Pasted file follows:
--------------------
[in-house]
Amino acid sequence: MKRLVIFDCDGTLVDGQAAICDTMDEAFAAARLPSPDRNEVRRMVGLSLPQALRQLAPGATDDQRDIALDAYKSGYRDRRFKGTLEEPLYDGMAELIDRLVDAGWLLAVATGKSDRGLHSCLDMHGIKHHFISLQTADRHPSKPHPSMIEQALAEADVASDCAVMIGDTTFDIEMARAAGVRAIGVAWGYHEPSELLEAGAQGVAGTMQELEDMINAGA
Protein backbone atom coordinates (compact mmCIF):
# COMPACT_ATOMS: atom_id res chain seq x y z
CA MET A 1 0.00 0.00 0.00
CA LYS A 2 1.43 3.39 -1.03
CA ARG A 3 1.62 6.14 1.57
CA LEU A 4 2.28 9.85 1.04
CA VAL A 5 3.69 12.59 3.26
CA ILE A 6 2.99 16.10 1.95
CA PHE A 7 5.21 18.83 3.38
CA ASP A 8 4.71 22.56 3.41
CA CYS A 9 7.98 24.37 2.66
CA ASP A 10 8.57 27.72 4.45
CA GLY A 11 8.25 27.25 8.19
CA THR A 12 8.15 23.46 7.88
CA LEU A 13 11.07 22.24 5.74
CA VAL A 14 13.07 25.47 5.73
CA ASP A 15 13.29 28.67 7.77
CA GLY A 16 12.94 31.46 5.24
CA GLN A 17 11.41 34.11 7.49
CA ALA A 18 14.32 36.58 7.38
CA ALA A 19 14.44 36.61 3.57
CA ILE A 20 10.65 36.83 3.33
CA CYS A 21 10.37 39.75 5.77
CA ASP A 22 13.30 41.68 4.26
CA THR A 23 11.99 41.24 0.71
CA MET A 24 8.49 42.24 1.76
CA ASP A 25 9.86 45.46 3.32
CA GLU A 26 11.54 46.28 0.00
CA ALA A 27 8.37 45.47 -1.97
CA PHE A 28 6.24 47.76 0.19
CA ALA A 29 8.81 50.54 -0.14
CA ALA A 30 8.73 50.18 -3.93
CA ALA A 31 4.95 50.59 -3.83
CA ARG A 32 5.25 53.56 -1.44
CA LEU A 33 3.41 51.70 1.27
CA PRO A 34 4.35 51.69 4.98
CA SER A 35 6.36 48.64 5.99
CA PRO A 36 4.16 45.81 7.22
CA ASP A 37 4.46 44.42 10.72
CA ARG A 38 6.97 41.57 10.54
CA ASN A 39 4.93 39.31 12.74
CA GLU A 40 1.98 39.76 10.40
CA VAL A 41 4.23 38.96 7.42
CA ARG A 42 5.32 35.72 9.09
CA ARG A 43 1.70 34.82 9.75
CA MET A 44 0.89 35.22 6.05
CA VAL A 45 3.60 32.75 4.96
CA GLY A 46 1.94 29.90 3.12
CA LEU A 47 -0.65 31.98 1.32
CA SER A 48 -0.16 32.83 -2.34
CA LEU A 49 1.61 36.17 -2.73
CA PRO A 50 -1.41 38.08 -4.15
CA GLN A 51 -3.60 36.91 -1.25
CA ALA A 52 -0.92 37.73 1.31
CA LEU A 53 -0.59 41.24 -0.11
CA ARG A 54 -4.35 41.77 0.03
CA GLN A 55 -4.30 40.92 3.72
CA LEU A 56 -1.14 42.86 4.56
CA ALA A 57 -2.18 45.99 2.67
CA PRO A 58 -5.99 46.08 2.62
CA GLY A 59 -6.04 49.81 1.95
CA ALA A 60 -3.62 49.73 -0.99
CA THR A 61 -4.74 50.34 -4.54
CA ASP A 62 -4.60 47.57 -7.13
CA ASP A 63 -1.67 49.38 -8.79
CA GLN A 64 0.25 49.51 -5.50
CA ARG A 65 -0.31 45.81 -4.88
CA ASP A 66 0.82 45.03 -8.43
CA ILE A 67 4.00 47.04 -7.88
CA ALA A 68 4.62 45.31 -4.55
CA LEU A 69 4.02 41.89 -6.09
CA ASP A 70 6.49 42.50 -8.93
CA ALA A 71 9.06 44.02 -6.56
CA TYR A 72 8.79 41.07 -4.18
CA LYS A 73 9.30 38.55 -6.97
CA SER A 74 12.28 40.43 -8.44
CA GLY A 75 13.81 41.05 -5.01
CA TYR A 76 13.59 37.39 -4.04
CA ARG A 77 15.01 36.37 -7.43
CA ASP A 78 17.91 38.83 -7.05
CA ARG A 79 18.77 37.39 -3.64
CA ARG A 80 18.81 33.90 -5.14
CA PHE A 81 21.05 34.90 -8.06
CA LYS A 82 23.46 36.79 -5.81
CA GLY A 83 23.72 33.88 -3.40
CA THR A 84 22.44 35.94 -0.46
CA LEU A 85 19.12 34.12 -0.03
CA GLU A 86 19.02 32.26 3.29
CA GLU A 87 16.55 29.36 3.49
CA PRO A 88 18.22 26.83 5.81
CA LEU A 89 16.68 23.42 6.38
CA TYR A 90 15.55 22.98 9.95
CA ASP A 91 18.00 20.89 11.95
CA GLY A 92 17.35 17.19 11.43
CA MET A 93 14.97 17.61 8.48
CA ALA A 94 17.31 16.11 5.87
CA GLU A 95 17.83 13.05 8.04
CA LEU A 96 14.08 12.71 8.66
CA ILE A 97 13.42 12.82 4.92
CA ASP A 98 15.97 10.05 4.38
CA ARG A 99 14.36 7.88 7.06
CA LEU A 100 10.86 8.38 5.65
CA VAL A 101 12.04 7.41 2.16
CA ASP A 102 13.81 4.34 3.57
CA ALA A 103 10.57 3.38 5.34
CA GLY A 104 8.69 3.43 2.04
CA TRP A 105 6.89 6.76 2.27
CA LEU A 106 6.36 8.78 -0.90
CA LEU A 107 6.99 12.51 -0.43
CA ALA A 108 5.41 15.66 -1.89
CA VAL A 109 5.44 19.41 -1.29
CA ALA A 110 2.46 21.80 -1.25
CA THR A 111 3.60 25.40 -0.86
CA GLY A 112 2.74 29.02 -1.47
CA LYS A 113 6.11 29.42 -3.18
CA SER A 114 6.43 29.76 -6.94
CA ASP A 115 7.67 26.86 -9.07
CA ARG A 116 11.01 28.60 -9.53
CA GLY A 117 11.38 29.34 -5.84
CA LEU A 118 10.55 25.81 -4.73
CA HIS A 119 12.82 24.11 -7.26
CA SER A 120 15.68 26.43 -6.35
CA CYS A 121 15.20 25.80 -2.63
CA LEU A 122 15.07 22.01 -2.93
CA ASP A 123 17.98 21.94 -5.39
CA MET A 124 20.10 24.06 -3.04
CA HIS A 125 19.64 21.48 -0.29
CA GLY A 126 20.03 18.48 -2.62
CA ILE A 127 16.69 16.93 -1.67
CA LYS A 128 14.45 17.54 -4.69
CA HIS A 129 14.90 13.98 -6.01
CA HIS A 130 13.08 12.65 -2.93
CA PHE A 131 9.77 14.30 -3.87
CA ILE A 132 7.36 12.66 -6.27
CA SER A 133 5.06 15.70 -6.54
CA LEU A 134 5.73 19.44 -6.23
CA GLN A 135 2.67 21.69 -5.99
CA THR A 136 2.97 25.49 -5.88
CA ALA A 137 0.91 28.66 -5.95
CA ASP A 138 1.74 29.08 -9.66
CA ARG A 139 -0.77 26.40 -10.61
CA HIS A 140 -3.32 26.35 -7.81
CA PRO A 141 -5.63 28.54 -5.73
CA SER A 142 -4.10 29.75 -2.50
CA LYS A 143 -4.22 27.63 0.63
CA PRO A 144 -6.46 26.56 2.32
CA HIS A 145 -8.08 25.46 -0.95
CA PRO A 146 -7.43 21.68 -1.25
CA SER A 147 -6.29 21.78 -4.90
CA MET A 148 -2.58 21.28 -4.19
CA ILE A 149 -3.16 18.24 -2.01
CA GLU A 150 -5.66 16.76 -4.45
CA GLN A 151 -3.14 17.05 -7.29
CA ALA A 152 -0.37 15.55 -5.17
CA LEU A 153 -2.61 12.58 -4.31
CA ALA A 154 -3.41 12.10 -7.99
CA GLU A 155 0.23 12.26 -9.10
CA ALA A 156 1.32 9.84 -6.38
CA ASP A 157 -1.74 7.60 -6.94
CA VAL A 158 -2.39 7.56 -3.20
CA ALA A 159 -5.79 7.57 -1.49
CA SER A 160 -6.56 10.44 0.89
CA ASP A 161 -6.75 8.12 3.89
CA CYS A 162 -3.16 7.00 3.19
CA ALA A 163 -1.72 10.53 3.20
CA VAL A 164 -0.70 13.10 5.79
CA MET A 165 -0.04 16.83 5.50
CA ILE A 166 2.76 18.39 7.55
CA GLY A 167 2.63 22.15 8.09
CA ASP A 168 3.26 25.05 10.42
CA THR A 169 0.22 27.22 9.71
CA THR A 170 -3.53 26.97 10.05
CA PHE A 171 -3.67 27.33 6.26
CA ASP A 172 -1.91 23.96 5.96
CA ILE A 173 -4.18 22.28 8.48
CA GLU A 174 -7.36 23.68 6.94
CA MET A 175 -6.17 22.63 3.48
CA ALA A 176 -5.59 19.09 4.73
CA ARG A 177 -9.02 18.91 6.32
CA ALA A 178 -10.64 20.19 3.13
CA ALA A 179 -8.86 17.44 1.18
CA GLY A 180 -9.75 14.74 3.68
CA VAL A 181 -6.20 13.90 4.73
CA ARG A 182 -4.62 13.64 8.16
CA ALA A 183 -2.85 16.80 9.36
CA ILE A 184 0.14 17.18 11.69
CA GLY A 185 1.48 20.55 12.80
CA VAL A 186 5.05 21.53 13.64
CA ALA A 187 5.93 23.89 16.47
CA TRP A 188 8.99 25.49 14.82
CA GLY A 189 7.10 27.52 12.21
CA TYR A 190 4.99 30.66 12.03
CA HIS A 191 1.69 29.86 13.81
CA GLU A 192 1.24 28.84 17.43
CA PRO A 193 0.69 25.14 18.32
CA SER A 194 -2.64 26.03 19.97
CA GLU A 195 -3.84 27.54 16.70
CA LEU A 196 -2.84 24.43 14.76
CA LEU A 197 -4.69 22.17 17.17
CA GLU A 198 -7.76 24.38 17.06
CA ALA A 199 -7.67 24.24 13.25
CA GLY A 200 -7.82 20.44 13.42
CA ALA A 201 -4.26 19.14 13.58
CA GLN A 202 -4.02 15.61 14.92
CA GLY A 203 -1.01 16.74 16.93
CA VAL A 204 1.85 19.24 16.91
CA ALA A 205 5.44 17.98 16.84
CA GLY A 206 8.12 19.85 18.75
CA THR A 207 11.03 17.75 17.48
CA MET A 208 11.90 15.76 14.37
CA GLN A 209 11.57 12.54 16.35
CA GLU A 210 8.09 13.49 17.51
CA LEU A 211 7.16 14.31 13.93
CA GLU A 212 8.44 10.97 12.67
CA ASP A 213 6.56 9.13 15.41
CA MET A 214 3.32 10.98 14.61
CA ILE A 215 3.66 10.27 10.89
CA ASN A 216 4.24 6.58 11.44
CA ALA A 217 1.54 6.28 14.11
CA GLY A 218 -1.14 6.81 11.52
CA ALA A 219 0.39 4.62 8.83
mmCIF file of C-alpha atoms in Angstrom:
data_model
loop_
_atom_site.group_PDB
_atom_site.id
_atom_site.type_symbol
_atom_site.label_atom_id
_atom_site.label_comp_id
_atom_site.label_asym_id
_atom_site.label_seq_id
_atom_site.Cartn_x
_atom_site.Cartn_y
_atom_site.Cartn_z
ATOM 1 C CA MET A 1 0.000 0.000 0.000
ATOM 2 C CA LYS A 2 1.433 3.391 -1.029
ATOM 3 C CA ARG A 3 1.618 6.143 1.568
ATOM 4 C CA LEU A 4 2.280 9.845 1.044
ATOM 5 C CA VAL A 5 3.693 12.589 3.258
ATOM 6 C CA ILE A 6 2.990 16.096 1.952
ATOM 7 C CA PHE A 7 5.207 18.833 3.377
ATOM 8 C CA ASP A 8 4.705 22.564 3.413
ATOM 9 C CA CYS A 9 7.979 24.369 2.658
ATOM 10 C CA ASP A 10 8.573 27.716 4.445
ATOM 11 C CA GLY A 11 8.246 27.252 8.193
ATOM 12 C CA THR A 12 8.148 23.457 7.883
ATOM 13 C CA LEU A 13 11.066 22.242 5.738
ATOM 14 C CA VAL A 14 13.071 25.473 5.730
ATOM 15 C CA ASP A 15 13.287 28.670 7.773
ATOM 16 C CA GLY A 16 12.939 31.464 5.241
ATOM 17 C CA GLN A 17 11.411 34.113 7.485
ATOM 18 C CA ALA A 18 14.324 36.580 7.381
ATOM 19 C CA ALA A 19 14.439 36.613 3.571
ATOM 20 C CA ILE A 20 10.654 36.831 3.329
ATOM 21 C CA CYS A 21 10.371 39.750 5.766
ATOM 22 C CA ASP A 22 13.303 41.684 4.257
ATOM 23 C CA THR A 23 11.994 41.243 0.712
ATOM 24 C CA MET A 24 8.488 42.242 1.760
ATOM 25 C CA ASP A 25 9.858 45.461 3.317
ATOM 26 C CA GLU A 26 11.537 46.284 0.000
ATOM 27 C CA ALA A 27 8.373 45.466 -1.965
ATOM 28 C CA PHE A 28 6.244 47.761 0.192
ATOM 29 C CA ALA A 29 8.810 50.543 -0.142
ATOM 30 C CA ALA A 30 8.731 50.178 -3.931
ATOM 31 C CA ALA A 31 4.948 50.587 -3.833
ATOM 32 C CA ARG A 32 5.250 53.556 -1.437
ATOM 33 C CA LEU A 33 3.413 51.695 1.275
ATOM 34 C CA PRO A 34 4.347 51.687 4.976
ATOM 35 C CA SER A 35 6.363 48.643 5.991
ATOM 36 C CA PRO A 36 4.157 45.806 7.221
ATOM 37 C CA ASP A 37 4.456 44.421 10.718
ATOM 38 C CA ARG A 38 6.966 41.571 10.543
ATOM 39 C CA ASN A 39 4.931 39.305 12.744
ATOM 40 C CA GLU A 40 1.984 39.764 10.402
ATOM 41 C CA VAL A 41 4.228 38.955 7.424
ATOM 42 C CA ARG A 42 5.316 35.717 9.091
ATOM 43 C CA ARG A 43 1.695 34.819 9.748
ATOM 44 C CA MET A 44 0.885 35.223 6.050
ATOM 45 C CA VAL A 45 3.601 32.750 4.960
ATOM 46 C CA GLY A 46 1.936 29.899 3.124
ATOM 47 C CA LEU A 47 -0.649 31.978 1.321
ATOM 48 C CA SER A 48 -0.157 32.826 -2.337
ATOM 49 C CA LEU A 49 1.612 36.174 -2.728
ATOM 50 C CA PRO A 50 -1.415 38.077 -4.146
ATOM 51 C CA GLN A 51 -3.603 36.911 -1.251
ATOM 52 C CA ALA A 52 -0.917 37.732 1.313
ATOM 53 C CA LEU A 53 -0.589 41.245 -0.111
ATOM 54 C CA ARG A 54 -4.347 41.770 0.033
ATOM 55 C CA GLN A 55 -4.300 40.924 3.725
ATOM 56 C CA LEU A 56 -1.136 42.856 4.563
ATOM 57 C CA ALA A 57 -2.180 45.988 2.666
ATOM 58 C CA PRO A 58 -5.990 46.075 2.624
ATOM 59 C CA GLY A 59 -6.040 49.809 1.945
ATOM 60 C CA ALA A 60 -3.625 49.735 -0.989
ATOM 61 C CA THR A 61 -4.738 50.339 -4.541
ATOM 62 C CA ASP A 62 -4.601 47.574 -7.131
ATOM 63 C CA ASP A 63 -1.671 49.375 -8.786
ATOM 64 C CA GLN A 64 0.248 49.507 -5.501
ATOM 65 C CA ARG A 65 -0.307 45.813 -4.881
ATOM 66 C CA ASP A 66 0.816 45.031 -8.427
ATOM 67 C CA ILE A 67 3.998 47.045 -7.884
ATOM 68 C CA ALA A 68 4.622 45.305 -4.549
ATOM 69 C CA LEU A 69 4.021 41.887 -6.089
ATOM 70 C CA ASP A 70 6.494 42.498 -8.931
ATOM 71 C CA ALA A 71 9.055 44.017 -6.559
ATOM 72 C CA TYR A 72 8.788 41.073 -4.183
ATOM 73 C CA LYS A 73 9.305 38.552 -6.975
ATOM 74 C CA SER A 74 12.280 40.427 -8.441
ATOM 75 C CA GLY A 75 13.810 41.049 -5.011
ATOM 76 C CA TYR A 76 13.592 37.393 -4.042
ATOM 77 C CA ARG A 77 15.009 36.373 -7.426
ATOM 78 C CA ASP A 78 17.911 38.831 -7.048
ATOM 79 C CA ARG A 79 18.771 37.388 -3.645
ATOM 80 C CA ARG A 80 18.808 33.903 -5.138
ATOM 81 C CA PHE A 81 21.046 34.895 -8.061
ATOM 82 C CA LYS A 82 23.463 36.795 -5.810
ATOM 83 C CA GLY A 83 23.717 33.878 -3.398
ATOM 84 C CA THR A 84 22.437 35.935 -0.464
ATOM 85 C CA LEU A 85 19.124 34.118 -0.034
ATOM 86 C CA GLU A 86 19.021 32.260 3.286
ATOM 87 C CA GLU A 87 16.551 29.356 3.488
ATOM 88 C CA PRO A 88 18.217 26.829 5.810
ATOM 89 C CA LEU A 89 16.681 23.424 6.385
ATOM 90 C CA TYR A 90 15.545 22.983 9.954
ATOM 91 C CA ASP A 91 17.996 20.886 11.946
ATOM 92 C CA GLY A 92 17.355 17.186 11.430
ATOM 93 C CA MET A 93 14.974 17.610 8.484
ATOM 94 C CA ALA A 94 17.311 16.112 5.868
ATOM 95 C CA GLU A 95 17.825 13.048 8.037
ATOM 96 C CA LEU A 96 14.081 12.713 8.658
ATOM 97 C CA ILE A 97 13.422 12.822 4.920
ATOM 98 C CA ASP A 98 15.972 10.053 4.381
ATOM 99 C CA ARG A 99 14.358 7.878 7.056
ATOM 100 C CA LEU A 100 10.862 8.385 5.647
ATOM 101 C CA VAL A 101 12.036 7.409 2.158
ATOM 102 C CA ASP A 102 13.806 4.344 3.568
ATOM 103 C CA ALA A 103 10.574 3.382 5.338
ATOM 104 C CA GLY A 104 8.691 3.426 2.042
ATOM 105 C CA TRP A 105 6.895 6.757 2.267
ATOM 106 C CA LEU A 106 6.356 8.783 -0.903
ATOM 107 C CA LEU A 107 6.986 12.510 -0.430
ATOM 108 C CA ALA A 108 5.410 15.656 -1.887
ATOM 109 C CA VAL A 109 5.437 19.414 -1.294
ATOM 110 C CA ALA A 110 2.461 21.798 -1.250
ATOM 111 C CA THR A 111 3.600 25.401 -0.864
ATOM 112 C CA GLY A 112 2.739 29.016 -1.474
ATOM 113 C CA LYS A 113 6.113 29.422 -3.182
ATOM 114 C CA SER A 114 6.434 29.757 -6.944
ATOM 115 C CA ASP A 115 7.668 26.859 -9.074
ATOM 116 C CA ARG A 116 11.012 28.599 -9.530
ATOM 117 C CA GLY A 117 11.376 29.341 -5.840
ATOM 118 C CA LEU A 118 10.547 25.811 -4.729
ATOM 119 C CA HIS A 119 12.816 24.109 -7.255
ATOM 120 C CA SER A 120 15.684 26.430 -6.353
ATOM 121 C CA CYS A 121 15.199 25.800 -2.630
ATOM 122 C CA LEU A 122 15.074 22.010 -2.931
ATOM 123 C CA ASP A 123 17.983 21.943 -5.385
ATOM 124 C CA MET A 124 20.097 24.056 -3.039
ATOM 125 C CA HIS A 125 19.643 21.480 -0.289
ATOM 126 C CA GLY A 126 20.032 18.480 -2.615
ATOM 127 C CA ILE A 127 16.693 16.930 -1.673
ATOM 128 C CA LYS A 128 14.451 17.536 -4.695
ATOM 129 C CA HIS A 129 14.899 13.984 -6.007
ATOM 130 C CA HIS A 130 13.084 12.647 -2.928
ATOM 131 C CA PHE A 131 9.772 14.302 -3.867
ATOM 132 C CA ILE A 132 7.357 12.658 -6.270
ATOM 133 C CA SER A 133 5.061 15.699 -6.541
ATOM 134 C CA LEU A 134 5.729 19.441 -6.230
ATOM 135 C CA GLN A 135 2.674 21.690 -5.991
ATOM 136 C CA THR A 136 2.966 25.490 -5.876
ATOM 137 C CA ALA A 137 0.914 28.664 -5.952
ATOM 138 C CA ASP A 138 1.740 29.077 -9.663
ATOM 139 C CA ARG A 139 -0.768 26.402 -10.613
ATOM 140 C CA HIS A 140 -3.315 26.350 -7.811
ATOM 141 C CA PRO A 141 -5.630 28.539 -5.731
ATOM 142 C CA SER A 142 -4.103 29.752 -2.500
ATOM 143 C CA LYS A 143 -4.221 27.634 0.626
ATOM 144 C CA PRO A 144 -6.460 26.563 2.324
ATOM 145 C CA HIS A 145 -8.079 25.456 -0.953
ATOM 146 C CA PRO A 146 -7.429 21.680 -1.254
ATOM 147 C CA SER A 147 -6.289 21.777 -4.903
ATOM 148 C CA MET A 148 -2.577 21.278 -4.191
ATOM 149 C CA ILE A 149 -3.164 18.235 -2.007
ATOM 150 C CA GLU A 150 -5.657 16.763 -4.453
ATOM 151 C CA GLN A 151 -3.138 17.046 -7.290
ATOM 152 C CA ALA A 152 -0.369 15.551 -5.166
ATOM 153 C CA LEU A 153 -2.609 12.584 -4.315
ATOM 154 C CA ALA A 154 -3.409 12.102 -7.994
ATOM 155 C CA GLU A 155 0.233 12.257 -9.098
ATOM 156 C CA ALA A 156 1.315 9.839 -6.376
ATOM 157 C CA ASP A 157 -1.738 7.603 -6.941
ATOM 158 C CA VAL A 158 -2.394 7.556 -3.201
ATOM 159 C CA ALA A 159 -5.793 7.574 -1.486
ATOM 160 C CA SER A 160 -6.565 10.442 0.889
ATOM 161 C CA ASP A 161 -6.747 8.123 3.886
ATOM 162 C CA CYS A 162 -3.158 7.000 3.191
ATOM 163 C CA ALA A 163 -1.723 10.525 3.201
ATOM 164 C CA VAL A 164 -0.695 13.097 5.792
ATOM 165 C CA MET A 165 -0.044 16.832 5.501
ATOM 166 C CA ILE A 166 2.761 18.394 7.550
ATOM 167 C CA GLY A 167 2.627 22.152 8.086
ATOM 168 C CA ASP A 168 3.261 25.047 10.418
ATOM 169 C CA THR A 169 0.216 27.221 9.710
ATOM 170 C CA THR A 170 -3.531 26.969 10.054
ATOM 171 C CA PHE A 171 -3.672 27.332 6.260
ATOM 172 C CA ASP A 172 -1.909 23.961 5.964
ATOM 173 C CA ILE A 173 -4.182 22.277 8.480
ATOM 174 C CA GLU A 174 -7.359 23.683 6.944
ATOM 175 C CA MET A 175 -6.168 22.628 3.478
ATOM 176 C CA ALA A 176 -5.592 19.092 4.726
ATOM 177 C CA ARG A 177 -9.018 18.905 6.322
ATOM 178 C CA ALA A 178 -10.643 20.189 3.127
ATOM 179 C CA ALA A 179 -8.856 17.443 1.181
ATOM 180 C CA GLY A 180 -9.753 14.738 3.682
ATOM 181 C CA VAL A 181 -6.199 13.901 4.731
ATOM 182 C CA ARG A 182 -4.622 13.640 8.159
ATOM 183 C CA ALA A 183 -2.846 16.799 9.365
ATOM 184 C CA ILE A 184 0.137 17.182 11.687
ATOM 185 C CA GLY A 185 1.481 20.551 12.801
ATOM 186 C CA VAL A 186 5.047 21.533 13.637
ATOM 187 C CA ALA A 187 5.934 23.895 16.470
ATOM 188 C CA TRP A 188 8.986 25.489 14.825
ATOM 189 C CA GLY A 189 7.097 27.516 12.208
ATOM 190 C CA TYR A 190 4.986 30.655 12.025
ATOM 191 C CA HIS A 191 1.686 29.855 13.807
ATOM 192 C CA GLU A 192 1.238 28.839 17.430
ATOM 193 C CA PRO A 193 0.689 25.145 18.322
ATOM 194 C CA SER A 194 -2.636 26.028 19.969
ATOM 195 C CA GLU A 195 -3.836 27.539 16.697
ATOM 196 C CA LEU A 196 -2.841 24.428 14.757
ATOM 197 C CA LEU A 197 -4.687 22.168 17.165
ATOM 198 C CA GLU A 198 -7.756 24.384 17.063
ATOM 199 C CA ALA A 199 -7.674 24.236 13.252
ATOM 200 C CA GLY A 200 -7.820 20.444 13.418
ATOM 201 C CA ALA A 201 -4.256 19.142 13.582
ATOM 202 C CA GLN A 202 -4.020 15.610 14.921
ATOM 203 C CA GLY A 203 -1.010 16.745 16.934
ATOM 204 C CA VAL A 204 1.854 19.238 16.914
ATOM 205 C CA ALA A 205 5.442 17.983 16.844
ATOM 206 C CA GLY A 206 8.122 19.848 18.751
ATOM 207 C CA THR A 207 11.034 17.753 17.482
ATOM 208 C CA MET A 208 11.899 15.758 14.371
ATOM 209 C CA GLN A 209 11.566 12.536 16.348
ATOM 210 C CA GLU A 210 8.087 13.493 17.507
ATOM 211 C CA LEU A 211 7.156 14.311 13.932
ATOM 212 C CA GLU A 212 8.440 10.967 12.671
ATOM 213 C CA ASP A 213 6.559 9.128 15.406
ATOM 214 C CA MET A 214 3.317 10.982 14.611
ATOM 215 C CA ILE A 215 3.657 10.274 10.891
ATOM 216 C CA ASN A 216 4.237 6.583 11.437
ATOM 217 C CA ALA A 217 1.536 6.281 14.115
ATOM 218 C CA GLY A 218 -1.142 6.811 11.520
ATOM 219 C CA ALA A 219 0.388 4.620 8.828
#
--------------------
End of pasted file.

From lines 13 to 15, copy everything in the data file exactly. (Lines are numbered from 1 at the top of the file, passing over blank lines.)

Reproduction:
CA CYS A 9 7.98 24.37 2.66
CA ASP A 10 8.57 27.72 4.45
CA GLY A 11 8.25 27.25 8.19